Could Nanoparticles in Your Vitamins Affect Your Wellness?
Researchers from Cornell are now warning about the wellness risks posed by nanoparticles in vitamins and food that are consumed every day. The new research turns on its head everything that we thought we knew about the safety of additives, as it seems to show that an FDA-approved substance that is present in some additives and vitamins may cause an iron deficiency in the body that has not previously been known.
A nanoparticle is a very tiny molecule and is something which is used in vitamins to help the body to absorb them as well as possible. Researchers have been looking into these molecules to see if there is a way that they can be utilised to transfer cancer drugs directly to cancer tumours in the body. The molecules are also added to sunscreens in order to transfer titanium dioxide and zinc oxide, although concerns have now been raised about the safety of these.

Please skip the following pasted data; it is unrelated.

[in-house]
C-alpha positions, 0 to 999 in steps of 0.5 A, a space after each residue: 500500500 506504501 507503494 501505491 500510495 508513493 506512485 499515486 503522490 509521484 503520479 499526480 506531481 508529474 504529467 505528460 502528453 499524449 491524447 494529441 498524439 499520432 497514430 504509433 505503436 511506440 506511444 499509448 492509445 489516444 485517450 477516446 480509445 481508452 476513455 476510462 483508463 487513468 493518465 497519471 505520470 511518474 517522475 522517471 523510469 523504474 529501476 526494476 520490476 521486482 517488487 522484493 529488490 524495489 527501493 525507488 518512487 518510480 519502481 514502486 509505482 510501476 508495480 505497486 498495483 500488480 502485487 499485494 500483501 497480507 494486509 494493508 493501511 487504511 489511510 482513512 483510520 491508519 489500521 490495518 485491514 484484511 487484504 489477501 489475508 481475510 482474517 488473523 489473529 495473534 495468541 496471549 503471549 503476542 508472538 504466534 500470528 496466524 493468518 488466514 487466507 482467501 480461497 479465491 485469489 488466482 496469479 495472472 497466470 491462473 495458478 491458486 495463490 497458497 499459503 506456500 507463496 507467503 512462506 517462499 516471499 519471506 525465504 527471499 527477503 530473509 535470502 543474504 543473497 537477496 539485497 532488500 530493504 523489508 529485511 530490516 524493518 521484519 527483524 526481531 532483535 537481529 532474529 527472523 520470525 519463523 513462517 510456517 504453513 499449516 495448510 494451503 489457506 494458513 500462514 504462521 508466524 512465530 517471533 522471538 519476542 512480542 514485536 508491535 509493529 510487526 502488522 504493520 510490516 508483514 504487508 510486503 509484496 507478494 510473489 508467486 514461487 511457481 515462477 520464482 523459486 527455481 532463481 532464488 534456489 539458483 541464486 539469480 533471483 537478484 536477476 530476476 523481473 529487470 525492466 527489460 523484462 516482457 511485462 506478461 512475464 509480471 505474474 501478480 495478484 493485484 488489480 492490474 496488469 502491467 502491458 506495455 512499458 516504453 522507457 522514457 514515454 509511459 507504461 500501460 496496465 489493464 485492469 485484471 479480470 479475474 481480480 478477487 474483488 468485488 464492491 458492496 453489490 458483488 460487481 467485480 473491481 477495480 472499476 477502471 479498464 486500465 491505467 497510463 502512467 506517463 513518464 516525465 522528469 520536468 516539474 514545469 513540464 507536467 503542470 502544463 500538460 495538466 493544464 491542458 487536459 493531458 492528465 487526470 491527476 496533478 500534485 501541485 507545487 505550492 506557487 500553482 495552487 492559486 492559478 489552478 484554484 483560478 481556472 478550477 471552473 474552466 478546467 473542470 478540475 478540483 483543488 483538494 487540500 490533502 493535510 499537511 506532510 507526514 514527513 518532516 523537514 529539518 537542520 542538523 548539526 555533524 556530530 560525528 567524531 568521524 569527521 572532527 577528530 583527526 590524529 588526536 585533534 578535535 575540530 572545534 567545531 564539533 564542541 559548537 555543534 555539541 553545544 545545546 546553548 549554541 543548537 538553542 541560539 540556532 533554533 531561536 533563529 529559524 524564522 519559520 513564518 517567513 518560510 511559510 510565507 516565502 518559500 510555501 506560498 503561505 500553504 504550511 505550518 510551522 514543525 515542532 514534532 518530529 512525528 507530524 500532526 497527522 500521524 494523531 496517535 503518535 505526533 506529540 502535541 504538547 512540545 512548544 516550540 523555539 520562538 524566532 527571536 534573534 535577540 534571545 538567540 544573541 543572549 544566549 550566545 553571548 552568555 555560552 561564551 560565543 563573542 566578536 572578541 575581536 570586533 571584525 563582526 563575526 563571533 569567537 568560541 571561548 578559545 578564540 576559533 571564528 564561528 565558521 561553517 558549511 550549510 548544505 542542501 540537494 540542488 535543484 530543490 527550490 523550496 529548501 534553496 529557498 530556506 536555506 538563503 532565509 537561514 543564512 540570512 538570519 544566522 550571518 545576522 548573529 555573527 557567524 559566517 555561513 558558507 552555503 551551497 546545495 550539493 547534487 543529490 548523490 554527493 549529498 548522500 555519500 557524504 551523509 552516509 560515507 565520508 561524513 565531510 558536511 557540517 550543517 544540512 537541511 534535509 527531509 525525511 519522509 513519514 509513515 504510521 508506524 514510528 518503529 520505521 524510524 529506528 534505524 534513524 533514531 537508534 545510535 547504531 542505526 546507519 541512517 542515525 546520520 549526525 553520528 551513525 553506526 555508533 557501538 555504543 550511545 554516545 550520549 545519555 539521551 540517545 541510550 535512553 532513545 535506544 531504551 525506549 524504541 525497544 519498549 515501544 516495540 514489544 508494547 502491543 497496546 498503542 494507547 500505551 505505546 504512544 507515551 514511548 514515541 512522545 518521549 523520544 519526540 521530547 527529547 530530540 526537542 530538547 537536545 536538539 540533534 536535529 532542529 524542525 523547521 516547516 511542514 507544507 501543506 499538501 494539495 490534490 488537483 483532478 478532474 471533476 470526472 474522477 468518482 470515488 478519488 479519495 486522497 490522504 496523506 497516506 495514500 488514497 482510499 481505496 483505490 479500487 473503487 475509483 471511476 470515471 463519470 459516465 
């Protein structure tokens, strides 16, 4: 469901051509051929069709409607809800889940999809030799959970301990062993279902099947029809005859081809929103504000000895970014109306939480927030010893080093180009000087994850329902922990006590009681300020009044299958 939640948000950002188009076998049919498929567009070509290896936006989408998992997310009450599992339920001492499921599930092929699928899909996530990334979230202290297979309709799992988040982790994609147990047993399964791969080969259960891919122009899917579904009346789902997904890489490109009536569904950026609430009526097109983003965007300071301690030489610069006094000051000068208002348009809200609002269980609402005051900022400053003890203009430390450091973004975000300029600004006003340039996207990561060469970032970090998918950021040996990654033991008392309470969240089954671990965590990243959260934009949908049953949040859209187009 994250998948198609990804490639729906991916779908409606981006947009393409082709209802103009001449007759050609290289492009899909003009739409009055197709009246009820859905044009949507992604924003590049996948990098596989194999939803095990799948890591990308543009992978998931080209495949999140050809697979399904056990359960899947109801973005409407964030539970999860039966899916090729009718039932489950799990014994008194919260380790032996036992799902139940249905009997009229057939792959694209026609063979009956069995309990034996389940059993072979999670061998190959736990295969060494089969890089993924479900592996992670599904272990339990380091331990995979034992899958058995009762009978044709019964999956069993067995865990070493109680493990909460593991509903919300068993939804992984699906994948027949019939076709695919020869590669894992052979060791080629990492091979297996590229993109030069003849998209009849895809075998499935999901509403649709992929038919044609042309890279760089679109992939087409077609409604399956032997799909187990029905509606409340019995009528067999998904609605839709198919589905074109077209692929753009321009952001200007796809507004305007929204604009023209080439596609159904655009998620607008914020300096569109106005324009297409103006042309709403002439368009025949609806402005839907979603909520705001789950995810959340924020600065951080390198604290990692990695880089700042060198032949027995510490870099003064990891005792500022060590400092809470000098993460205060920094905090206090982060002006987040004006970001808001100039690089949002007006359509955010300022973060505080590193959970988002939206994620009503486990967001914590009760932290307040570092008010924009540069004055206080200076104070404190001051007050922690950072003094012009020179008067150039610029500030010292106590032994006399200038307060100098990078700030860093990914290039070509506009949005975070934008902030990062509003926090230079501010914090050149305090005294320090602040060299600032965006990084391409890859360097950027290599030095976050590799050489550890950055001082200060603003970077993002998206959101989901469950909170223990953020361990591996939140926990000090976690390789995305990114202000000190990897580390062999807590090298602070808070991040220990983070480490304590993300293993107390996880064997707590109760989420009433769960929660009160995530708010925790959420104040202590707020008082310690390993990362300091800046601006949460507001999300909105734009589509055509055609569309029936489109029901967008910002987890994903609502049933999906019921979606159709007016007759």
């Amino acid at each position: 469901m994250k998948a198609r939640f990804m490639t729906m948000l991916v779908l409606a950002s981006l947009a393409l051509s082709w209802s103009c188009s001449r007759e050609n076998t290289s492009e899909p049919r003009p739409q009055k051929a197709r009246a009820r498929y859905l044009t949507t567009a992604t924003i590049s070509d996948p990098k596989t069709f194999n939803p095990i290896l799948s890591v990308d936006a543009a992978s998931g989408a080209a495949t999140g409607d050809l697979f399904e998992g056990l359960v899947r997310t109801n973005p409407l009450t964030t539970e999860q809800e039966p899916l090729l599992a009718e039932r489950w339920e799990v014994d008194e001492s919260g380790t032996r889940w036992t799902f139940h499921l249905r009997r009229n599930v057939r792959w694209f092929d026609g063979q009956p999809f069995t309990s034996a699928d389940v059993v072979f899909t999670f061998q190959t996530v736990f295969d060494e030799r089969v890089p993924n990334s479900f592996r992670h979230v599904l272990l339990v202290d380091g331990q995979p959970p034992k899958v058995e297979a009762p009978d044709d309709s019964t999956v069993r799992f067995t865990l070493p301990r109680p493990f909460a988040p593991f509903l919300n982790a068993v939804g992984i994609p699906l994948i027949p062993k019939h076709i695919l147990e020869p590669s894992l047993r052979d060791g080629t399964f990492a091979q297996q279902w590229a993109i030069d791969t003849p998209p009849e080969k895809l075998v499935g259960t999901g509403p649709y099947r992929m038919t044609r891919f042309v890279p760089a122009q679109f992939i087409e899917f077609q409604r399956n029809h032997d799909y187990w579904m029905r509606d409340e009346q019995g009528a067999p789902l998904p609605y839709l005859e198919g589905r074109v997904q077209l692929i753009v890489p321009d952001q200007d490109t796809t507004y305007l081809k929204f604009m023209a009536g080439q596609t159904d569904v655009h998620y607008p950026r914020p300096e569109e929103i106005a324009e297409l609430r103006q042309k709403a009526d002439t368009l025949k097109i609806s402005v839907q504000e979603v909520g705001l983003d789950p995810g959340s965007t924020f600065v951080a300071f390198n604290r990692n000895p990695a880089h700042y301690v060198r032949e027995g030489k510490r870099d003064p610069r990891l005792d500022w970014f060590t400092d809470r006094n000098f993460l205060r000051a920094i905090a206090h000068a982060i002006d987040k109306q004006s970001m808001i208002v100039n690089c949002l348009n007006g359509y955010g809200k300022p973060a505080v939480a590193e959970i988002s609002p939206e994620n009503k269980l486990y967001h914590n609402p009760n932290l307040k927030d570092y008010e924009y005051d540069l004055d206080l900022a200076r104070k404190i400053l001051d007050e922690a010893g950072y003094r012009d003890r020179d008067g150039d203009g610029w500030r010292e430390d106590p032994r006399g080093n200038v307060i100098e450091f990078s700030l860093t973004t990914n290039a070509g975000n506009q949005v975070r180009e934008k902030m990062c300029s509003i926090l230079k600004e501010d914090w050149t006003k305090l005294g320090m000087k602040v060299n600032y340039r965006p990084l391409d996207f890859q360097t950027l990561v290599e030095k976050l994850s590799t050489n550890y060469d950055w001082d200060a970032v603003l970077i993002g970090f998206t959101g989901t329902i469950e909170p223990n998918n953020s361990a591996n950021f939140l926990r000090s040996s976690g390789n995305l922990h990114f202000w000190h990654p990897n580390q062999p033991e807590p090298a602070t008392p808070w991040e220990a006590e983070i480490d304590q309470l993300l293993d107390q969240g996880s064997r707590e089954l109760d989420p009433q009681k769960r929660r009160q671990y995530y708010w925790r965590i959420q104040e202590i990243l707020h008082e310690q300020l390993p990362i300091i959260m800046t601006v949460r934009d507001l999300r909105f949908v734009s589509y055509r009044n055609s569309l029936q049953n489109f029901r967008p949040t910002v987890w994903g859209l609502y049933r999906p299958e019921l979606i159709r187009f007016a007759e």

The study, led by the department of Chemical and Biomedical Engineering at Cornell University looked at the effects of large doses of polystyrene nanoparticles on iron absorption, using chickens as the test subjects.
Chickens were used because iron is absorbed in their guts in the same way as it is in humans, and they are also susceptible to micronutrient deficiencies, much like humans are.
The study showed that nanoparticles seemed to inhibit the absorption of iron in the gut, which can lead to all kinds of serious health conditions and cause a number of problems in the human body. This may lead to calls for regulation of nanotechnology, as nanoparticles are not currently required to be labelled when present in any food substances or vitamins.
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